FIGURES from the Insolvency Journal published at the beginning of this year showed that 1,638 companies had gone into insolvency in 2011, a 16pc increase on those in 2009.
Only one per cent of those companies availed of the Examinership process. These figures appear to demonstrate that the Examinership process, because of its cost and complexity, is not suitable, except for larger organisations with a large amount of debt.
This was exactly the point I made in a submission to government over two years ago, along with my colleague Christiane Hutchinson of Catalyst Management Partners.
Our proposal was to introduce a legal framework for small and medium companies to restructure debt with their creditors with limited judicial involvement.
This would be along the lines of the UK 'Company Voluntary Arrangement' process. We have also presented this proposal to the current government.
I believe that at least some of these 1,638 companies could have been saved (with the consequent protection of employment and tax revenues) had our proposal been accepted and implemented.
We are still waiting for legislation on reform of personal insolvency law following upon the Law Reform Commission's recommendations in this area. A Personal Insolvency Bill is expected shortly, as part of the understanding with the EU, ECB, IMF "troika."
There is a suggestion that the period for bankruptcy might be reduced to three or five years -- it is currently up to 12 years -- and there is also speculation as to whether mortgage debt will be included in any non-judicial debt settlement scheme.
It seems amazing, given the financial emergency which has engulfed us all since the collapse of Lehman Brothers in September 2008 and the huge levels of personal and corporate debt, much of which can never be repaid, that there has been so little action of reform of the law on personal and corporate insolvency.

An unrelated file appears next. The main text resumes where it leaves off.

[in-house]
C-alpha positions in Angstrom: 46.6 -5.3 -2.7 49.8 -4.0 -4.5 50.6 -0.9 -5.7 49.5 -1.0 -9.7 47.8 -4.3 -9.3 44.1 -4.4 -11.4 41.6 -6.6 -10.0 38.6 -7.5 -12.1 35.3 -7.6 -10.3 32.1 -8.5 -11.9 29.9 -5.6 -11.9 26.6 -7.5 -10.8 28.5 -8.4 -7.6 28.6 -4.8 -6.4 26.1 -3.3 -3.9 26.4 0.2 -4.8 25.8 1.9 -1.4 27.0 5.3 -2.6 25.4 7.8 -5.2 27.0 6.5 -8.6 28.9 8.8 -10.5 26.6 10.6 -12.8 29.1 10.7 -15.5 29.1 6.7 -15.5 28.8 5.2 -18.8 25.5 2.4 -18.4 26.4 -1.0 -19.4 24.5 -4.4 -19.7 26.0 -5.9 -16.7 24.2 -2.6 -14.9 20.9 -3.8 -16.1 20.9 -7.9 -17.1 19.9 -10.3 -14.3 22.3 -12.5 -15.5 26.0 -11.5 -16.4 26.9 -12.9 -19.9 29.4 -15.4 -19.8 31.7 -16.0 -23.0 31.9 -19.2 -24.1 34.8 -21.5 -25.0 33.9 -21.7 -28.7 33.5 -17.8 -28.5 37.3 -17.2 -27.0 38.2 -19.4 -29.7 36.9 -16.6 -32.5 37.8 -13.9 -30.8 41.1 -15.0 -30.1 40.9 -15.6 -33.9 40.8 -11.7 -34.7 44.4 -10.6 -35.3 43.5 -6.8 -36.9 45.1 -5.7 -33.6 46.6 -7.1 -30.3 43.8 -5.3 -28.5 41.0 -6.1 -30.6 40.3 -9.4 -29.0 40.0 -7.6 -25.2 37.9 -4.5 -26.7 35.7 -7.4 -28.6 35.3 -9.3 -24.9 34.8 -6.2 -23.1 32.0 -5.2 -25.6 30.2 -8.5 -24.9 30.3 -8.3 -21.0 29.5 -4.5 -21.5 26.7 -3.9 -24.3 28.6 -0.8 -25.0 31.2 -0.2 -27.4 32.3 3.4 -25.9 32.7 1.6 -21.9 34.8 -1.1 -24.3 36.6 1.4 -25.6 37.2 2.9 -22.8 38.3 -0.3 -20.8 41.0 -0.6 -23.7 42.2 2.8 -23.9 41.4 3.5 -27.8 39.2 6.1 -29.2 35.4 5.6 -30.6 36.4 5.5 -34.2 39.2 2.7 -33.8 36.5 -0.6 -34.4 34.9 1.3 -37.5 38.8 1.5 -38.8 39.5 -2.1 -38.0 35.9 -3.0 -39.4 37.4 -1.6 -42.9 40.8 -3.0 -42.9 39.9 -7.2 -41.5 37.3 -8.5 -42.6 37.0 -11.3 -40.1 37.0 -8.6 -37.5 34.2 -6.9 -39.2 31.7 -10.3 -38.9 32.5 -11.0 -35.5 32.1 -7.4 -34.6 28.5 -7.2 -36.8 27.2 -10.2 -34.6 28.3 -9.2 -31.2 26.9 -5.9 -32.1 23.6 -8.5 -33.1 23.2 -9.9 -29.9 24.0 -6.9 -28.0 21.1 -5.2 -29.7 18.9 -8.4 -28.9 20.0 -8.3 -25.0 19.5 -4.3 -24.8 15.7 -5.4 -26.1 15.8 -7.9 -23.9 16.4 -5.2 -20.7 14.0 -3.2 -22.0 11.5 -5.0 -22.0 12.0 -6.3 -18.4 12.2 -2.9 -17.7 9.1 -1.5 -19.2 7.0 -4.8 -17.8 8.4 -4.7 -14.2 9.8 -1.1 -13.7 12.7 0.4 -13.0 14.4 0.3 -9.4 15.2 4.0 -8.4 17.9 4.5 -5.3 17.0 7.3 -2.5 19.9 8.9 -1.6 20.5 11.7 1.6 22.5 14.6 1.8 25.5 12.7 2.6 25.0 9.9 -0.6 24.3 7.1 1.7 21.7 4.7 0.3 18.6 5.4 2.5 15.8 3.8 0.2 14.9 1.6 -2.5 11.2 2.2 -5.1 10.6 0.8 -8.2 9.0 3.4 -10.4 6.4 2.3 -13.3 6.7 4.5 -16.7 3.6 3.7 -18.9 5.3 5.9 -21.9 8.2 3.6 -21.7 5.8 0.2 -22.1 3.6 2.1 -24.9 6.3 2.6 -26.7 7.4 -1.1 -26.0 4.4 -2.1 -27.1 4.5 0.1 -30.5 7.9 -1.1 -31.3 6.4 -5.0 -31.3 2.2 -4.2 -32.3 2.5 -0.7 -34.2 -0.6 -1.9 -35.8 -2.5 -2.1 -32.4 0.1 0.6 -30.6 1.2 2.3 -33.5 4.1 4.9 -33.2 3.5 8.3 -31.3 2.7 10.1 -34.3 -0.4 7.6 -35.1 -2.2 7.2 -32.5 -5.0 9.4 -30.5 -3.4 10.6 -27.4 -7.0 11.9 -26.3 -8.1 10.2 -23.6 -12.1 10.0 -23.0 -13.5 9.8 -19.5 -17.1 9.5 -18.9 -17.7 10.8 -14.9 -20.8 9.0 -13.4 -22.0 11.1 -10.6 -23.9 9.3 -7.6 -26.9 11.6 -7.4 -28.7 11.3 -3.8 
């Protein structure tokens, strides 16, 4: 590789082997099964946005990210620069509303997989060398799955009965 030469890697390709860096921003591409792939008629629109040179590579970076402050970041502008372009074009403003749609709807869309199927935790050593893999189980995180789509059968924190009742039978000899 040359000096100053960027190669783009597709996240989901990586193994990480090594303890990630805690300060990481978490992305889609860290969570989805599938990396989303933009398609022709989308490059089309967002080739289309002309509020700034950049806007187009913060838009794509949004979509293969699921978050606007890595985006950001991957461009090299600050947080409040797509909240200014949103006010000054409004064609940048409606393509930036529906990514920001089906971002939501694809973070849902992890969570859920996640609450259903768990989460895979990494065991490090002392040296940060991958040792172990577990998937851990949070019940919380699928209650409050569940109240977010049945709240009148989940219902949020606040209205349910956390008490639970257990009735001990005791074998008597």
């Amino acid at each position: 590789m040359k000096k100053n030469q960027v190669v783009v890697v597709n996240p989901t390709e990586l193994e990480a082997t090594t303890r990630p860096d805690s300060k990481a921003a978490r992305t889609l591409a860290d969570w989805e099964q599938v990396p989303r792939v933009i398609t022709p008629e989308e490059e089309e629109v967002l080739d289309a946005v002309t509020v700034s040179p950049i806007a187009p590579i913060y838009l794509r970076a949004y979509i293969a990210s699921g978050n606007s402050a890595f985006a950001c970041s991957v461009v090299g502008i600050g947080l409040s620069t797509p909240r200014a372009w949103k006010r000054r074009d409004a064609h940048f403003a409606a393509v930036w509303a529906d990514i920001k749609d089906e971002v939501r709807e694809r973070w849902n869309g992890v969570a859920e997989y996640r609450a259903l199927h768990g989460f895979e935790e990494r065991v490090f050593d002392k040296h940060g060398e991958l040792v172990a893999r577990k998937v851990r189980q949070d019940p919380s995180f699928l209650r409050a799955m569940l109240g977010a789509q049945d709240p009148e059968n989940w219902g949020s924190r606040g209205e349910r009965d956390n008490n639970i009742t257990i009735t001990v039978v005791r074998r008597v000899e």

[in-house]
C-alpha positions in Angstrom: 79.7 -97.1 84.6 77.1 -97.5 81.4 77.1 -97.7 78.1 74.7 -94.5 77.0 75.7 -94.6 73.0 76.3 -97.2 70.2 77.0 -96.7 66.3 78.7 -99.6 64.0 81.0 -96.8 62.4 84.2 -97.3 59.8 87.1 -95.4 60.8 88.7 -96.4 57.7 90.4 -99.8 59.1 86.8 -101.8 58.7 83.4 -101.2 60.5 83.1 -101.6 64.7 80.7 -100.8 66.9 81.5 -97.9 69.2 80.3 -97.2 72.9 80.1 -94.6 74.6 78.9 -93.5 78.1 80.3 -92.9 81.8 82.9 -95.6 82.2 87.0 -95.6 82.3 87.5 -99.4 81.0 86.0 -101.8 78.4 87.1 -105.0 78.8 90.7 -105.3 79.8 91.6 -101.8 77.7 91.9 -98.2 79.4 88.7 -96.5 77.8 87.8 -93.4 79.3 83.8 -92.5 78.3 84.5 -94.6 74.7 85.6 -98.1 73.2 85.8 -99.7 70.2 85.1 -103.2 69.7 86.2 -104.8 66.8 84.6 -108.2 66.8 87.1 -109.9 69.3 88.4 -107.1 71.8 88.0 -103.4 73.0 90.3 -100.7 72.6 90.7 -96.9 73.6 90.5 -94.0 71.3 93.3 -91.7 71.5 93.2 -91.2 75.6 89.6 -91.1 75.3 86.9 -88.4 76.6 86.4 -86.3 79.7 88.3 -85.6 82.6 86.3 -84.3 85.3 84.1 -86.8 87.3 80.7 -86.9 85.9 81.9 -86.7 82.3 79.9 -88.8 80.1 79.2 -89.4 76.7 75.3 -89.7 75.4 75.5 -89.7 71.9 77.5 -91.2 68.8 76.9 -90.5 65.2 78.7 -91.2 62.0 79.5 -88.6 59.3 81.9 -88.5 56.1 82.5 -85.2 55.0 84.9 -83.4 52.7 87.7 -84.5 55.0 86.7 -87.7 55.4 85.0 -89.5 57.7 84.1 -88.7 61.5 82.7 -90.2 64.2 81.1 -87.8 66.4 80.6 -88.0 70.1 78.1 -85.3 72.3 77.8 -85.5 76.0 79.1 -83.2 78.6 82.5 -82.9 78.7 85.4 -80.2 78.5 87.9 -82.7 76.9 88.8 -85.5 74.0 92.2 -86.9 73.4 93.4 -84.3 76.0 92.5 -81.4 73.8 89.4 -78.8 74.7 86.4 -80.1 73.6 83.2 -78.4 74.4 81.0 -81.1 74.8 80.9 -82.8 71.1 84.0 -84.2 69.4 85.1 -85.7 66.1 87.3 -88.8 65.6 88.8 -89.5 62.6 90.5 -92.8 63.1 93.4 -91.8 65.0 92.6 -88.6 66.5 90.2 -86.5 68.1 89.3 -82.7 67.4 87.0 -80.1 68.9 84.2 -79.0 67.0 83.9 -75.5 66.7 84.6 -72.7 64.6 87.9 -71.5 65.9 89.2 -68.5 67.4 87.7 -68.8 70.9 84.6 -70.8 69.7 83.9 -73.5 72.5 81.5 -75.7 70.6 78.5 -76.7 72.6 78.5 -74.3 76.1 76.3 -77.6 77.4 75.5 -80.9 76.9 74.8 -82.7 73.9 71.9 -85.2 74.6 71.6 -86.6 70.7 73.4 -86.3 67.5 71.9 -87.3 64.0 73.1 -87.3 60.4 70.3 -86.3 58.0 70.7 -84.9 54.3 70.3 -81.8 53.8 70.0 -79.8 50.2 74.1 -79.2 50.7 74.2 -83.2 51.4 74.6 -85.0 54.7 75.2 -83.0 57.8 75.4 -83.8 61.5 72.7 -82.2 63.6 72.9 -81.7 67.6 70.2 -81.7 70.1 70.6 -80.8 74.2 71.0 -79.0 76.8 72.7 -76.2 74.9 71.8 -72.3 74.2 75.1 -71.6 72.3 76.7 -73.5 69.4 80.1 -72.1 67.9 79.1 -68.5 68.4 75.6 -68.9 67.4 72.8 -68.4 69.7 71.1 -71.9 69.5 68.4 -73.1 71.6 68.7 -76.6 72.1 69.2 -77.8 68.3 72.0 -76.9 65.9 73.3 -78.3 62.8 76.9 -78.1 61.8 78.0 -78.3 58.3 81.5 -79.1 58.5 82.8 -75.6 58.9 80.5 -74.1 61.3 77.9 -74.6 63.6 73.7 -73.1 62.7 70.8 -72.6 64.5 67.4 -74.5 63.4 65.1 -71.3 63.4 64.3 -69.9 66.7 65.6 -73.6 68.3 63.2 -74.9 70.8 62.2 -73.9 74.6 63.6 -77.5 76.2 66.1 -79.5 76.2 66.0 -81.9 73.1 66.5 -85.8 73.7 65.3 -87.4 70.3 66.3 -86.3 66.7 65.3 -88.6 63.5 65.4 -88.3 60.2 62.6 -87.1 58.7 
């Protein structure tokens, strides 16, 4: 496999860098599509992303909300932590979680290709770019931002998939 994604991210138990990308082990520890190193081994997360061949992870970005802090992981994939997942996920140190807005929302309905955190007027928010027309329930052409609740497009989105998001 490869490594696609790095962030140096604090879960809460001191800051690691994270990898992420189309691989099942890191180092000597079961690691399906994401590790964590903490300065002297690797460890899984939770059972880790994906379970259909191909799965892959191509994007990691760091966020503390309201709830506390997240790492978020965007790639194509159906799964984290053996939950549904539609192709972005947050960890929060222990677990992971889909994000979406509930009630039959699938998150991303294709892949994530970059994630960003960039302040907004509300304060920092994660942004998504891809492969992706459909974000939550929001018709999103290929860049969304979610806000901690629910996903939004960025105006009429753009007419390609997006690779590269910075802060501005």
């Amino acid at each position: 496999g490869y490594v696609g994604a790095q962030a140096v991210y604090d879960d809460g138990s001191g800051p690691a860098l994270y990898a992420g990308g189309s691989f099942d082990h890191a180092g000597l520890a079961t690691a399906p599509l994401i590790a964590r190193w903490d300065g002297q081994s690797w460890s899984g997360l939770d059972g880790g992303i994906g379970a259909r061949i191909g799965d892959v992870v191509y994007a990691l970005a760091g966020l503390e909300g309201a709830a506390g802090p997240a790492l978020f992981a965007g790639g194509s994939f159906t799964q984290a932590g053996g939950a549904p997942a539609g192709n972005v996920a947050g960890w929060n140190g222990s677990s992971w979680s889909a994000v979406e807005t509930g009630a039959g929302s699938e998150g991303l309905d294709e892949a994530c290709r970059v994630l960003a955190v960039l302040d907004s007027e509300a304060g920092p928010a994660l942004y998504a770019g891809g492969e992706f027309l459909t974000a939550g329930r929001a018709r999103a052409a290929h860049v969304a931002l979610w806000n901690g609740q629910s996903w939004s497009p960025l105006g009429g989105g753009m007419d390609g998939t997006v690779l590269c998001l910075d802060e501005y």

I am not aware of any other modern democracy which has personal and corporate insolvency laws as penal as those in Ireland. These are clearly now unfit for purpose in the context of the type of stress in our economy. The effect of this is to stifle growth and entrepreneurship.
The failure to deal with reform in this area contrasts sharply with the speed with which the bank guarantee scheme was implemented in September 2008, or how the legislation which established NAMA was rushed through the Oireachtas.
It can only lead to the conclusion that the plight of the ordinary business person and individual debtor is not seen as being as important as that of the banking and property sectors.
This is put even more sharply in context by the fact that the United Kingdom decided, as part of a drive to encourage enterprise, to reform the way that it dealt with personal insolvency
As has been widely publicised, this means debtors are able to get discharged from bankruptcy after twelve months and re-establish themselves in business.
Other important differences in the UK are that a bankruptcy order can be obtained in the County Court (equivalent to our Circuit Court) as opposed to the High Court. This makes the process a lot cheaper.